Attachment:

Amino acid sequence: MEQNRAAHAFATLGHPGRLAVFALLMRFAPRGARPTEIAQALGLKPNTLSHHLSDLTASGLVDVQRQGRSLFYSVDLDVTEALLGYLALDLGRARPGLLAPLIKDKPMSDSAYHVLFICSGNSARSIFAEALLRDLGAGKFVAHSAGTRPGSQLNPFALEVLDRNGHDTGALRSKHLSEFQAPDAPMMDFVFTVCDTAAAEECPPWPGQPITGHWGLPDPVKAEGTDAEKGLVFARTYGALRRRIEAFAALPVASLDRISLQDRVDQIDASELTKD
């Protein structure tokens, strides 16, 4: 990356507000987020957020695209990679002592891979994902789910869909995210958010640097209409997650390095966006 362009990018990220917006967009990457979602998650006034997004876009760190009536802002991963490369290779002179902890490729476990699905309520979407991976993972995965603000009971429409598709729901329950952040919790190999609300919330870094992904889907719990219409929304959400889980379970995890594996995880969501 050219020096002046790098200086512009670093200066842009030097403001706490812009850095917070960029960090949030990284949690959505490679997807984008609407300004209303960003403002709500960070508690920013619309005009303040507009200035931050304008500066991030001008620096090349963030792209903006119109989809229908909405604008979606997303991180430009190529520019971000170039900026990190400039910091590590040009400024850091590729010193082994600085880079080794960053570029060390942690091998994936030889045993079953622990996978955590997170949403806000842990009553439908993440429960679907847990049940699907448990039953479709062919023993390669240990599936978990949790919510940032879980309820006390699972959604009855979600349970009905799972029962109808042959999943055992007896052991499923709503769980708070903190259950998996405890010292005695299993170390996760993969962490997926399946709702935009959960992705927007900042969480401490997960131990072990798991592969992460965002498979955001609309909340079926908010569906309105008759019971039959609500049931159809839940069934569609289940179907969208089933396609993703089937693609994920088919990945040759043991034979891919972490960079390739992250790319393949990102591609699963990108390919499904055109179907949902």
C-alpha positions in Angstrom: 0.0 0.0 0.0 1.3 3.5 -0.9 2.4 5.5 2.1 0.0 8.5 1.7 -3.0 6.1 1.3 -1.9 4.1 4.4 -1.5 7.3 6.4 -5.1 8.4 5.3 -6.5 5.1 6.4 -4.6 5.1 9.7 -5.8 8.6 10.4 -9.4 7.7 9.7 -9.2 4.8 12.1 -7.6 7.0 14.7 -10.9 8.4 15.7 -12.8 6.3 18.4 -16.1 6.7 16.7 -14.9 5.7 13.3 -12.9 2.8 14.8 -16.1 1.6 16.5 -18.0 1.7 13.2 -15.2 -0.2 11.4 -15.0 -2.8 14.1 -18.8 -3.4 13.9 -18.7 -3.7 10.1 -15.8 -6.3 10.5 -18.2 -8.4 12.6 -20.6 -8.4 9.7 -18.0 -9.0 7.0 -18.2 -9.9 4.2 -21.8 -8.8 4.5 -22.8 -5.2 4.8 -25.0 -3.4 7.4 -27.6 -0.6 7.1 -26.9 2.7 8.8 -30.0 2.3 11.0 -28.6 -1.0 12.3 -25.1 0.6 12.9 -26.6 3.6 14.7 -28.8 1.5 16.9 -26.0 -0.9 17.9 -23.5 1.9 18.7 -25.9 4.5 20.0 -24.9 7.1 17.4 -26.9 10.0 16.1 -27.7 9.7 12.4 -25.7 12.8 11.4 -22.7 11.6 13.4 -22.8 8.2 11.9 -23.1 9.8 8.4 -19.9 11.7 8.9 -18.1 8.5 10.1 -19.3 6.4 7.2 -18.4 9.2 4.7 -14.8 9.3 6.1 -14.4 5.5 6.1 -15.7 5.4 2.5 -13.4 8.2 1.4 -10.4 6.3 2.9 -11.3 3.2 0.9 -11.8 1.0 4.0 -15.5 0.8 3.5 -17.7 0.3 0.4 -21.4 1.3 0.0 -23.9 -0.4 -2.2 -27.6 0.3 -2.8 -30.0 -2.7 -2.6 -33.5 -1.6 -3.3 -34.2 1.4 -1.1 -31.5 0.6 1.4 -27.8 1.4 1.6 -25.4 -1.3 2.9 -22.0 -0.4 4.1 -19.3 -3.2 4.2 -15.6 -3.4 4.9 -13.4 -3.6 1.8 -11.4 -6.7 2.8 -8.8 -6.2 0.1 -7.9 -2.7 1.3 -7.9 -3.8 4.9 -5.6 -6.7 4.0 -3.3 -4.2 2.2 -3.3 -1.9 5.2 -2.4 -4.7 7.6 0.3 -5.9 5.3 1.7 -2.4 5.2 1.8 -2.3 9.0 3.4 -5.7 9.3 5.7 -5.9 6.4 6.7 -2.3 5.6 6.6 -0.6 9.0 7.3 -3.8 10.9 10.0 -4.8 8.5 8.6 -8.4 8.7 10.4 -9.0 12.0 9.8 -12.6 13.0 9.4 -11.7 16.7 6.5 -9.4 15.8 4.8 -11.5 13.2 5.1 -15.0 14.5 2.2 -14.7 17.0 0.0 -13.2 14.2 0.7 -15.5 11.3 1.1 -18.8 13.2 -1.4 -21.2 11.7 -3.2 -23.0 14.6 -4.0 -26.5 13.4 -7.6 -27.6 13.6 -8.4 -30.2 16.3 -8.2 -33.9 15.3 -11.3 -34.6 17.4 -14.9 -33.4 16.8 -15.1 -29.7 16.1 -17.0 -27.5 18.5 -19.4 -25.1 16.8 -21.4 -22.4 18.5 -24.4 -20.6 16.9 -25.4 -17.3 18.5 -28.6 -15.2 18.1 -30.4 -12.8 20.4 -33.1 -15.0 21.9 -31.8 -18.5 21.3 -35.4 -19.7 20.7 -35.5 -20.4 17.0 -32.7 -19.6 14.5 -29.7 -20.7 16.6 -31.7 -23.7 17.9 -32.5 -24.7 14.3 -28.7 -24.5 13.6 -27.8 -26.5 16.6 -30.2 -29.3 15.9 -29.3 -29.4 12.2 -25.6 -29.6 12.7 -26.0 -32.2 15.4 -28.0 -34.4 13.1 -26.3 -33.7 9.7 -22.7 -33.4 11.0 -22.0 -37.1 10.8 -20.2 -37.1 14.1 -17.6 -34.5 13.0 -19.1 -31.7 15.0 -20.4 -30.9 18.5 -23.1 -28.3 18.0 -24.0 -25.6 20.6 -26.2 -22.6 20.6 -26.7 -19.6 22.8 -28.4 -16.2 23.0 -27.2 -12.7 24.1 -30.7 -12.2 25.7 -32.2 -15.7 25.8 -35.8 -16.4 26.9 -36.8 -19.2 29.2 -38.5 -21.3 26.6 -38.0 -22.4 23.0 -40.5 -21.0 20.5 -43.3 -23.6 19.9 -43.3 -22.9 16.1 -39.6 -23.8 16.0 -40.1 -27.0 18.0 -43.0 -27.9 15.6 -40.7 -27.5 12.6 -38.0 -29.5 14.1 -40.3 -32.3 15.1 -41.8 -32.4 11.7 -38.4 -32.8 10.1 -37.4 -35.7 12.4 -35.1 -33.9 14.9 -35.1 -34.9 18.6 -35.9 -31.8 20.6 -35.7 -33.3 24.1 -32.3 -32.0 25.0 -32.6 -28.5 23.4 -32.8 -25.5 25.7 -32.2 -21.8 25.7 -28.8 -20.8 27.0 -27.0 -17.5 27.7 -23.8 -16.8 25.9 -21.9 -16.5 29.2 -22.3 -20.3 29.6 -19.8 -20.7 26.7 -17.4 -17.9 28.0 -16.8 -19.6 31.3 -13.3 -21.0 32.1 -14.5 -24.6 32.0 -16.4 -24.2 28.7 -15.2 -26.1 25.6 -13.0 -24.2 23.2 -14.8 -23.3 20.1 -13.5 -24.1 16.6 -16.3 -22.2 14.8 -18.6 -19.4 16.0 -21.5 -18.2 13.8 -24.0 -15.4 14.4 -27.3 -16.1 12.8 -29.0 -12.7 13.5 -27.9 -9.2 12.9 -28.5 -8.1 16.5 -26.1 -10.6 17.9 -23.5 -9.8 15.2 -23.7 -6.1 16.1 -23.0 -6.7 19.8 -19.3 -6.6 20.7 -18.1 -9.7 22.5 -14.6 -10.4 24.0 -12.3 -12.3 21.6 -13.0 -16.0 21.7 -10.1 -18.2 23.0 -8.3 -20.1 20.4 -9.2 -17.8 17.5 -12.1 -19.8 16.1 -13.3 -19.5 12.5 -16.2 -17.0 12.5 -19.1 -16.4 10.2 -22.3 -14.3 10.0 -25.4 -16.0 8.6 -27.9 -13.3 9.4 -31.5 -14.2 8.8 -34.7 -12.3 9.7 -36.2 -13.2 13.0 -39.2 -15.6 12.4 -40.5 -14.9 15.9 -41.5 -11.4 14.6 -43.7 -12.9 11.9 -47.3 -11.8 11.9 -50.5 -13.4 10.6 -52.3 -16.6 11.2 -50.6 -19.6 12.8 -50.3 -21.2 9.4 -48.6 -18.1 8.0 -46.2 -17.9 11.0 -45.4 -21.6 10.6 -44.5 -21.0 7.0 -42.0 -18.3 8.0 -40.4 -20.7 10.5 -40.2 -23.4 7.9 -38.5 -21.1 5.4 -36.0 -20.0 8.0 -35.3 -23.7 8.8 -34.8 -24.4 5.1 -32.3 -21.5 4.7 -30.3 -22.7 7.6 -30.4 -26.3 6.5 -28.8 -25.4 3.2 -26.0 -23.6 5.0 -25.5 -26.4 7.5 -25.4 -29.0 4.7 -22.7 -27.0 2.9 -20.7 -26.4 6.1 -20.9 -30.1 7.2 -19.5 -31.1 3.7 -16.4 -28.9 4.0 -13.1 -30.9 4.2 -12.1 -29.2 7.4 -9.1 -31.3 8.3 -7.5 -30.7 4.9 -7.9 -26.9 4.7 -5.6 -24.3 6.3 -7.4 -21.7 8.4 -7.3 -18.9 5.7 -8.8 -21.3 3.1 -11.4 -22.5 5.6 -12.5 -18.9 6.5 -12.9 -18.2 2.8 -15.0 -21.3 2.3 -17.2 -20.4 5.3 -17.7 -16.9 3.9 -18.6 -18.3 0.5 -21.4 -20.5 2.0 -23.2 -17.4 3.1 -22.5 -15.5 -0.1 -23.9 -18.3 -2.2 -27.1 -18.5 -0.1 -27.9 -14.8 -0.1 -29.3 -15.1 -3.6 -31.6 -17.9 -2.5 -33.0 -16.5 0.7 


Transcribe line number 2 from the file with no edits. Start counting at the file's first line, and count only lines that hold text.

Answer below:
């Protein structure tokens, strides 16, 4: 990356507000987020957020695209990679002592891979994902789910869909995210958010640097209409997650390095966006 362009990018990220917006967009990457979602998650006034997004876009760190009536802002991963490369290779002179902890490729476990699905309520979407991976993972995965603000009971429409598709729901329950952040919790190999609300919330870094992904889907719990219409929304959400889980379970995890594996995880969501 050219020096002046790098200086512009670093200066842009030097403001706490812009850095917070960029960090949030990284949690959505490679997807984008609407300004209303960003403002709500960070508690920013619309005009303040507009200035931050304008500066991030001008620096090349963030792209903006119109989809229908909405604008979606997303991180430009190529520019971000170039900026990190400039910091590590040009400024850091590729010193082994600085880079080794960053570029060390942690091998994936030889045993079953622990996978955590997170949403806000842990009553439908993440429960679907847990049940699907448990039953479709062919023993390669240990599936978990949790919510940032879980309820006390699972959604009855979600349970009905799972029962109808042959999943055992007896052991499923709503769980708070903190259950998996405890010292005695299993170390996760993969962490997926399946709702935009959960992705927007900042969480401490997960131990072990798991592969992460965002498979955001609309909340079926908010569906309105008759019971039959609500049931159809839940069934569609289940179907969208089933396609993703089937693609994920088919990945040759043991034979891919972490960079390739992250790319393949990102591609699963990108390919499904055109179907949902």